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Boundless Plains

ACCORDING TO the Australian Government Department of Immigration, up until mid 1989 Australia processed fewer than 500 refugee applications a year.

In June 1989 the Tiananmen Square massacre in China brought the issue of asylum seekers abruptly into the Australian consciousness.

Then Prime Minister Bob Hawke made an emotional speech after the Tiananmen Square massacre and granted permanent residency to 40,000 Chinese students studying in Australia.
The number of people claiming refugee status in Australia peaked at 16,248 during 1990-91.

Compare that to the 6170 refugees Australia received last year (2 per cent of the world’s refugee population). We are not ‘overrun’ as media and political reports would have us believe.

The Australian Immigration Department estimated that in the 2007-08 financial year around 14,000 people overstayed their visa.

According to the Australian Visa Bureau most illegal overstayers are young British men. Americans are also high on the list.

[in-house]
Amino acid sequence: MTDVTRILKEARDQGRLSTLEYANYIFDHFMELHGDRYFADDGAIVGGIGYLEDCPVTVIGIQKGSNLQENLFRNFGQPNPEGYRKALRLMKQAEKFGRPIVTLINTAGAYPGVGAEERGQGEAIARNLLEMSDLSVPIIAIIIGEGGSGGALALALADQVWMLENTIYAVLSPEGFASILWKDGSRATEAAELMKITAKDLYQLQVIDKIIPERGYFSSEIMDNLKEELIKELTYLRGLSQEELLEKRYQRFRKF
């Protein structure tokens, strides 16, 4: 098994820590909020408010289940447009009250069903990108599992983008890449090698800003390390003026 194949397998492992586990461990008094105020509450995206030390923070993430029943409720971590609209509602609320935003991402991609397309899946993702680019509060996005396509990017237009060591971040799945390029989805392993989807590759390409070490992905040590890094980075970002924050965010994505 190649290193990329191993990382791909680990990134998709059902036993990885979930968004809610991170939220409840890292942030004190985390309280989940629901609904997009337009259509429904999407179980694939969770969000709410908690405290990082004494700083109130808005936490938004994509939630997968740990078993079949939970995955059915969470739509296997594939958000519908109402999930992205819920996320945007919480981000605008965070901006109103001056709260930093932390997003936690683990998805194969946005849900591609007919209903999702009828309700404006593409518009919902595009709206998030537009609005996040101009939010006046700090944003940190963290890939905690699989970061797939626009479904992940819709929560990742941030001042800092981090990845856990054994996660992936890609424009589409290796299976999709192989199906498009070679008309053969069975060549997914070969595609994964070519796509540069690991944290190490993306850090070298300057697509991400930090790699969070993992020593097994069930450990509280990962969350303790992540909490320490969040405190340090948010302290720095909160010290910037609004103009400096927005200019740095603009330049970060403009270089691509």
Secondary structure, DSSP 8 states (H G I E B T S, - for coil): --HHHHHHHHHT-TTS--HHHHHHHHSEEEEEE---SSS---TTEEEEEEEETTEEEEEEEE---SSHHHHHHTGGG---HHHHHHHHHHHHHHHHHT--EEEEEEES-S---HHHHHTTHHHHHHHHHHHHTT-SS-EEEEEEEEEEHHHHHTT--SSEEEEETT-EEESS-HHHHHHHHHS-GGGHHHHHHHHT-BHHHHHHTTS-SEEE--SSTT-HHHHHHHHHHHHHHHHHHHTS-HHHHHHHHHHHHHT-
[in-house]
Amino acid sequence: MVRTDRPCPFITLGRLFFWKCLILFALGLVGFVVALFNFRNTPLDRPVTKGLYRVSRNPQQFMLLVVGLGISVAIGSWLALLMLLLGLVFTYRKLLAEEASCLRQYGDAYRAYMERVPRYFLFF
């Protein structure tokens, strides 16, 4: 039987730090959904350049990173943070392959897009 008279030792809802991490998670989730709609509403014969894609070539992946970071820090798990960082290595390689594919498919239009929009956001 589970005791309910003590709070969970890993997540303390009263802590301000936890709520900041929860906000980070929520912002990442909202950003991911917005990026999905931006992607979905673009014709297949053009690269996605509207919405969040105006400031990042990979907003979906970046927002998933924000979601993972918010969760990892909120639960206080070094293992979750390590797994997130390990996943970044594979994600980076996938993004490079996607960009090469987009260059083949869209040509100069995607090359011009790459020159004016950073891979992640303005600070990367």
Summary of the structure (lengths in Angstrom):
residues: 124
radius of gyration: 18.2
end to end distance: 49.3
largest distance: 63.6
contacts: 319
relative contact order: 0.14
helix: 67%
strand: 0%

In 2006 I interviewed a remarkable Ethiopian refugee who had been on temporary visas in Australia for 16 years, living with the constant threat of deportation.

A journalist, Ephrem Dehne Wold-Mariam was told he would be executed on the spot if caught by the wrong people in Ethiopia.

At the age of 63 and with deteriorating health Mr Wold-Mariam was granted a permanent Australian Visa.

He was finally able to work in Australia, but after a breakdown and a stroke it was unlikely that he would be physically able to.

This is a man who has done two masters degrees, neither in his first language.

Imagine the knowledge Mr Wold-Mariam brought to Australia in 1990. Since then he has been marginalised and reliant on charity.

Is this what we do to refugees in our land “with boundless plains to share”?